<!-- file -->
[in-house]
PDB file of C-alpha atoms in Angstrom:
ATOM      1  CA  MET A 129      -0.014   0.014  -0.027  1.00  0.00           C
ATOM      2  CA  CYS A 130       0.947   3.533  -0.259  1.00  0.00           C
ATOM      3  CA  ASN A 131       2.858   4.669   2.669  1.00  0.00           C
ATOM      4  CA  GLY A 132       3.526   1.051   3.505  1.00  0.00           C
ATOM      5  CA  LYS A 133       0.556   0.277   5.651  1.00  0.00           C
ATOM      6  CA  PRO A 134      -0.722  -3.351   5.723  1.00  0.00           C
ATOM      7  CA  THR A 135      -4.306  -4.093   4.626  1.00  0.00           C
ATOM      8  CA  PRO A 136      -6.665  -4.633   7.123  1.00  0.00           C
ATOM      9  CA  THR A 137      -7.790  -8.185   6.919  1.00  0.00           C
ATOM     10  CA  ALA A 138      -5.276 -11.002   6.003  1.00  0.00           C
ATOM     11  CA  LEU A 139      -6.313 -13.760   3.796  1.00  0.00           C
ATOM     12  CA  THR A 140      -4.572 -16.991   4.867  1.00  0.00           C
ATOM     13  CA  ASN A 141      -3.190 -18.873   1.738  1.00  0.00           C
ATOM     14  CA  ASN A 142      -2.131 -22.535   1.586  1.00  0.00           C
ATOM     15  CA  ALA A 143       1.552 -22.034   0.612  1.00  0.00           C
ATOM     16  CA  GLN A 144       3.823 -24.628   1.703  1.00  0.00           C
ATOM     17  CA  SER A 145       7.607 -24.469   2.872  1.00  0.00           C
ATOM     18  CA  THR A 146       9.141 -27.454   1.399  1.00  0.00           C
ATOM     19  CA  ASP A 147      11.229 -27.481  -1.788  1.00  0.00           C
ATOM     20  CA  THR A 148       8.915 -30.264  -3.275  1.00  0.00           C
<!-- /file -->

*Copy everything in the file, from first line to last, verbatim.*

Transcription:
[in-house]
PDB file of C-alpha atoms in Angstrom:
ATOM      1  CA  MET A 129      -0.014   0.014  -0.027  1.00  0.00           C
ATOM      2  CA  CYS A 130       0.947   3.533  -0.259  1.00  0.00           C
ATOM      3  CA  ASN A 131       2.858   4.669   2.669  1.00  0.00           C
ATOM      4  CA  GLY A 132       3.526   1.051   3.505  1.00  0.00           C
ATOM      5  CA  LYS A 133       0.556   0.277   5.651  1.00  0.00           C
ATOM      6  CA  PRO A 134      -0.722  -3.351   5.723  1.00  0.00           C
ATOM      7  CA  THR A 135      -4.306  -4.093   4.626  1.00  0.00           C
ATOM      8  CA  PRO A 136      -6.665  -4.633   7.123  1.00  0.00           C
ATOM      9  CA  THR A 137      -7.790  -8.185   6.919  1.00  0.00           C
ATOM     10  CA  ALA A 138      -5.276 -11.002   6.003  1.00  0.00           C
ATOM     11  CA  LEU A 139      -6.313 -13.760   3.796  1.00  0.00           C
ATOM     12  CA  THR A 140      -4.572 -16.991   4.867  1.00  0.00           C
ATOM     13  CA  ASN A 141      -3.190 -18.873   1.738  1.00  0.00           C
ATOM     14  CA  ASN A 142      -2.131 -22.535   1.586  1.00  0.00           C
ATOM     15  CA  ALA A 143       1.552 -22.034   0.612  1.00  0.00           C
ATOM     16  CA  GLN A 144       3.823 -24.628   1.703  1.00  0.00           C
ATOM     17  CA  SER A 145       7.607 -24.469   2.872  1.00  0.00           C
ATOM     18  CA  THR A 146       9.141 -27.454   1.399  1.00  0.00           C
ATOM     19  CA  ASP A 147      11.229 -27.481  -1.788  1.00  0.00           C
ATOM     20  CA  THR A 148       8.915 -30.264  -3.275  1.00  0.00           C